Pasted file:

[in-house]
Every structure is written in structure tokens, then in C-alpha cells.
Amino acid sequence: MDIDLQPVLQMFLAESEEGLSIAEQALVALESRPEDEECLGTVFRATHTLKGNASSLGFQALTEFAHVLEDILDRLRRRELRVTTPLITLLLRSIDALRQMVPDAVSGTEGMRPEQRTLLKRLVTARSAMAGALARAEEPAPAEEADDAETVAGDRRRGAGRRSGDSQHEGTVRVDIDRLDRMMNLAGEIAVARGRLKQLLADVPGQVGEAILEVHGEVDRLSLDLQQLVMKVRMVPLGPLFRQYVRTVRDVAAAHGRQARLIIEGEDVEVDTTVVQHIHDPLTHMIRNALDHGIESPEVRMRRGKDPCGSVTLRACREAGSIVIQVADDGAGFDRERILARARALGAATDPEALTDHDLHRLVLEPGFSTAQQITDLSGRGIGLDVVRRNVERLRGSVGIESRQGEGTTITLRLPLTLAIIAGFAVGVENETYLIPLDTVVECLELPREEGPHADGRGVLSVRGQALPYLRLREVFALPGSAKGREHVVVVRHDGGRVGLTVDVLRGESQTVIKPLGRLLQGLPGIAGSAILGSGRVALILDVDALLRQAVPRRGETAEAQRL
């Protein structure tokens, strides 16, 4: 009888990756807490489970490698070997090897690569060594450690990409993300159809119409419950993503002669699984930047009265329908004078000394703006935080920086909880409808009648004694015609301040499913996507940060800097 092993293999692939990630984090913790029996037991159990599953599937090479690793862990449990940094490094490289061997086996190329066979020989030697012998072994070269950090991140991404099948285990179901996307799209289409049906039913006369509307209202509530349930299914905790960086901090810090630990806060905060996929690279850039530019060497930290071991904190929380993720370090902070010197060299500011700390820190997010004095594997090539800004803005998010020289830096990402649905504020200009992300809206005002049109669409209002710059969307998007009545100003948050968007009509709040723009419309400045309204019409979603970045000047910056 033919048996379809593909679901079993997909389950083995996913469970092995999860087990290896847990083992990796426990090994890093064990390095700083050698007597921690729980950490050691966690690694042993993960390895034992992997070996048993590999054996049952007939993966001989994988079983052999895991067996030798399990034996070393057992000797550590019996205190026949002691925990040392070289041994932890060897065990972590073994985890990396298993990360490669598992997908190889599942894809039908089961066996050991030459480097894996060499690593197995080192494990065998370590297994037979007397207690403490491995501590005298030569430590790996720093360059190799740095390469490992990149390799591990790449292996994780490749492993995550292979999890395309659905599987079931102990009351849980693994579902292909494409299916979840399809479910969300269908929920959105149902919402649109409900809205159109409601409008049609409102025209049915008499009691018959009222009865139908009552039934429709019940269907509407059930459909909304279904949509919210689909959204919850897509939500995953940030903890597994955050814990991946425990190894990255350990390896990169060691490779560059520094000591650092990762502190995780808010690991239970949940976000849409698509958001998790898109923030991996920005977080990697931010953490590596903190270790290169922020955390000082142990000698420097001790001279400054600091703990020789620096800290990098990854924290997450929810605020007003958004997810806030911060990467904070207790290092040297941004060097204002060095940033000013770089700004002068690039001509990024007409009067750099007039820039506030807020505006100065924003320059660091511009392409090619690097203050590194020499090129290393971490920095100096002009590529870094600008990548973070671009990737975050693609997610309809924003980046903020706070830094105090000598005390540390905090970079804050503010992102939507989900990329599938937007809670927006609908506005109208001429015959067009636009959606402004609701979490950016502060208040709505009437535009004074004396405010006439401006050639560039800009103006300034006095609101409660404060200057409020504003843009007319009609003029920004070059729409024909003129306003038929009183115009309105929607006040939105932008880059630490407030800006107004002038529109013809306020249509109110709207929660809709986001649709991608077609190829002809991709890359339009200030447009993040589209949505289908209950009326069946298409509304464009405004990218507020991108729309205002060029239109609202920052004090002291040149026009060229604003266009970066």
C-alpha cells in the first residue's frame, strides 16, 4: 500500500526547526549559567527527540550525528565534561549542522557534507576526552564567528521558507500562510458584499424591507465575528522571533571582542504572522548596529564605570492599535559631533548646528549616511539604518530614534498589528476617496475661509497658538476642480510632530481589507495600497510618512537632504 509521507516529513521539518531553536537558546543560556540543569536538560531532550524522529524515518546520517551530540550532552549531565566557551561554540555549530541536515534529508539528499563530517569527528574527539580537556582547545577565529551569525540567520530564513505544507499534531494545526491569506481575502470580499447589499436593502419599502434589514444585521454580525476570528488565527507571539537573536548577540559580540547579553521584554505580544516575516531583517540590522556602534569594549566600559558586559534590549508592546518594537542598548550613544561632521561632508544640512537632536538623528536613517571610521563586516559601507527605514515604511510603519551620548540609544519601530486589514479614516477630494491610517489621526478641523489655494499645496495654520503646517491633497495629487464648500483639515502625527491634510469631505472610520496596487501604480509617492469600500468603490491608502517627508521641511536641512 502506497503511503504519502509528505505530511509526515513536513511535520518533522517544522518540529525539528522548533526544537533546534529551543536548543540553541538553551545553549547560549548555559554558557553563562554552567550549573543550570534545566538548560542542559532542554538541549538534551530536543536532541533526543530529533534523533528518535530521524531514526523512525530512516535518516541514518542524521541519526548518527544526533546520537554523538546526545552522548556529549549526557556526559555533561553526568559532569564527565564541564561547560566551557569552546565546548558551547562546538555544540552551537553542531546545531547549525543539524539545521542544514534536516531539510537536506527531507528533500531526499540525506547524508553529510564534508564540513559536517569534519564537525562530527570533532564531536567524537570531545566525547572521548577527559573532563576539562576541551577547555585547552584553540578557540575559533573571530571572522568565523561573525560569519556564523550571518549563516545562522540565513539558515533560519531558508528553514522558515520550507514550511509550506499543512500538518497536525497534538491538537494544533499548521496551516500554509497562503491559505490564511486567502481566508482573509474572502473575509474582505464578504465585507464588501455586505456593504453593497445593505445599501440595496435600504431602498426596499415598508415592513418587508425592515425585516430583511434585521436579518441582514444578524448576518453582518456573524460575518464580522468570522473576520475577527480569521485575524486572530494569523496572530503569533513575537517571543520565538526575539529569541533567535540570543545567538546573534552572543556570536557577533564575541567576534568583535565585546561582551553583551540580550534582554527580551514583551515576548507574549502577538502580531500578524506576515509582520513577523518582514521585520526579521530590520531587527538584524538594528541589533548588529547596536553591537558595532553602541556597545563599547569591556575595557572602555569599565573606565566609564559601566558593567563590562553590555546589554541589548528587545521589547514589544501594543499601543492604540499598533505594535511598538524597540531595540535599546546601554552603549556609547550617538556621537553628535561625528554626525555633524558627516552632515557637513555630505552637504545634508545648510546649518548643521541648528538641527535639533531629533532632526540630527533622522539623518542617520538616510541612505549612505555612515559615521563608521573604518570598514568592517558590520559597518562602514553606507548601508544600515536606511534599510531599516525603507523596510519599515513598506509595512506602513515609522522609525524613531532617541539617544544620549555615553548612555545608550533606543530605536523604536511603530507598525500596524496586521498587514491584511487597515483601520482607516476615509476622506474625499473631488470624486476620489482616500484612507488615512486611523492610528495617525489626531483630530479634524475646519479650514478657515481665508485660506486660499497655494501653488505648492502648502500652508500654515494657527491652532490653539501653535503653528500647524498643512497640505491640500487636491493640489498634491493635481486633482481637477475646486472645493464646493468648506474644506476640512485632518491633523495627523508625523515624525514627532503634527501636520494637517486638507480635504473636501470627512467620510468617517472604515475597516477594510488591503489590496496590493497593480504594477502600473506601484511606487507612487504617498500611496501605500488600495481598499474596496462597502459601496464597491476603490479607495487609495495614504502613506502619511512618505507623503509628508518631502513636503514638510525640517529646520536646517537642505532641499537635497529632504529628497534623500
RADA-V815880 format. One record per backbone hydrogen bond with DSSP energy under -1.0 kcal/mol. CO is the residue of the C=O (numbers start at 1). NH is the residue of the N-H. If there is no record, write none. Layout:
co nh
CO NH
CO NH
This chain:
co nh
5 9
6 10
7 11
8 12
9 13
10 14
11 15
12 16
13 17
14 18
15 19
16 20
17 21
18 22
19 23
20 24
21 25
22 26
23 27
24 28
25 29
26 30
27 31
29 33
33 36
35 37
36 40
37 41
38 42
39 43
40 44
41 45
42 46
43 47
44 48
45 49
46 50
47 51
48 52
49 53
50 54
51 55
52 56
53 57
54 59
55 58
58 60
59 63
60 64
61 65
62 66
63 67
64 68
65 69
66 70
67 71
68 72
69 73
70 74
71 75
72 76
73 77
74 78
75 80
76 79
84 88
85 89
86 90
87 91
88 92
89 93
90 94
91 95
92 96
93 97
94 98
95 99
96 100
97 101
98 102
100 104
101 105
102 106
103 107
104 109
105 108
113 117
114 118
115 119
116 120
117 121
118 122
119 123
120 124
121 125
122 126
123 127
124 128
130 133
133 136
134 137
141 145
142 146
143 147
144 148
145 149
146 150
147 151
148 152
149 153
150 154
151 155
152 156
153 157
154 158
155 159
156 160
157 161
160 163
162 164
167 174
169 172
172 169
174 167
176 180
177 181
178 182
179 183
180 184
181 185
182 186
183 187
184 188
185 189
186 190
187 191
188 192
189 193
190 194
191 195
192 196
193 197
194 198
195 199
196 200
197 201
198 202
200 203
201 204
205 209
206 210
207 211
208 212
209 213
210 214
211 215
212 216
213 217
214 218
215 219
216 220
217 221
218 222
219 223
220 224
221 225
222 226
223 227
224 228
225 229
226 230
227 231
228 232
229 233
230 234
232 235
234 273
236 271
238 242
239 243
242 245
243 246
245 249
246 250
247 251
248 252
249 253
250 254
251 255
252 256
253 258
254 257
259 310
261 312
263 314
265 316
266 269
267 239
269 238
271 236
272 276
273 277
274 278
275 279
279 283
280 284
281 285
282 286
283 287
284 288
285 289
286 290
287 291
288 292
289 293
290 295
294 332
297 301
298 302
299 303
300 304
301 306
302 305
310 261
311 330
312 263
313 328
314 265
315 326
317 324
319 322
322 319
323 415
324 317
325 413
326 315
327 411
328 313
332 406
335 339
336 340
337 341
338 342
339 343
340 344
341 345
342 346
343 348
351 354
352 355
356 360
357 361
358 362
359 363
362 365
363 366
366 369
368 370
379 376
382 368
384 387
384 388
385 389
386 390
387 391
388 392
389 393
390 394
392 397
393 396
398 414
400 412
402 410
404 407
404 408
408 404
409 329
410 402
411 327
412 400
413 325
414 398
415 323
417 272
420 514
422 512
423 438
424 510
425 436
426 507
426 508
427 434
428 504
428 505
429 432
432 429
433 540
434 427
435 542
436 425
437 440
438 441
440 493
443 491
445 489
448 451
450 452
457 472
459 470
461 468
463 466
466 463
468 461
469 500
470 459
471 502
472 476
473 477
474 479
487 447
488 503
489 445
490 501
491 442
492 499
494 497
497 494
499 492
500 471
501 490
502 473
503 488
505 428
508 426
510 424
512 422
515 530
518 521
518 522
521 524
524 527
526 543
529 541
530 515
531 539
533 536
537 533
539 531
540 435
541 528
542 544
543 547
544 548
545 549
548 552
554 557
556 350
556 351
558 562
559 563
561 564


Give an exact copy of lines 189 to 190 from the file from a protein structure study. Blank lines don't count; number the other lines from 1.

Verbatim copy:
236 271
238 242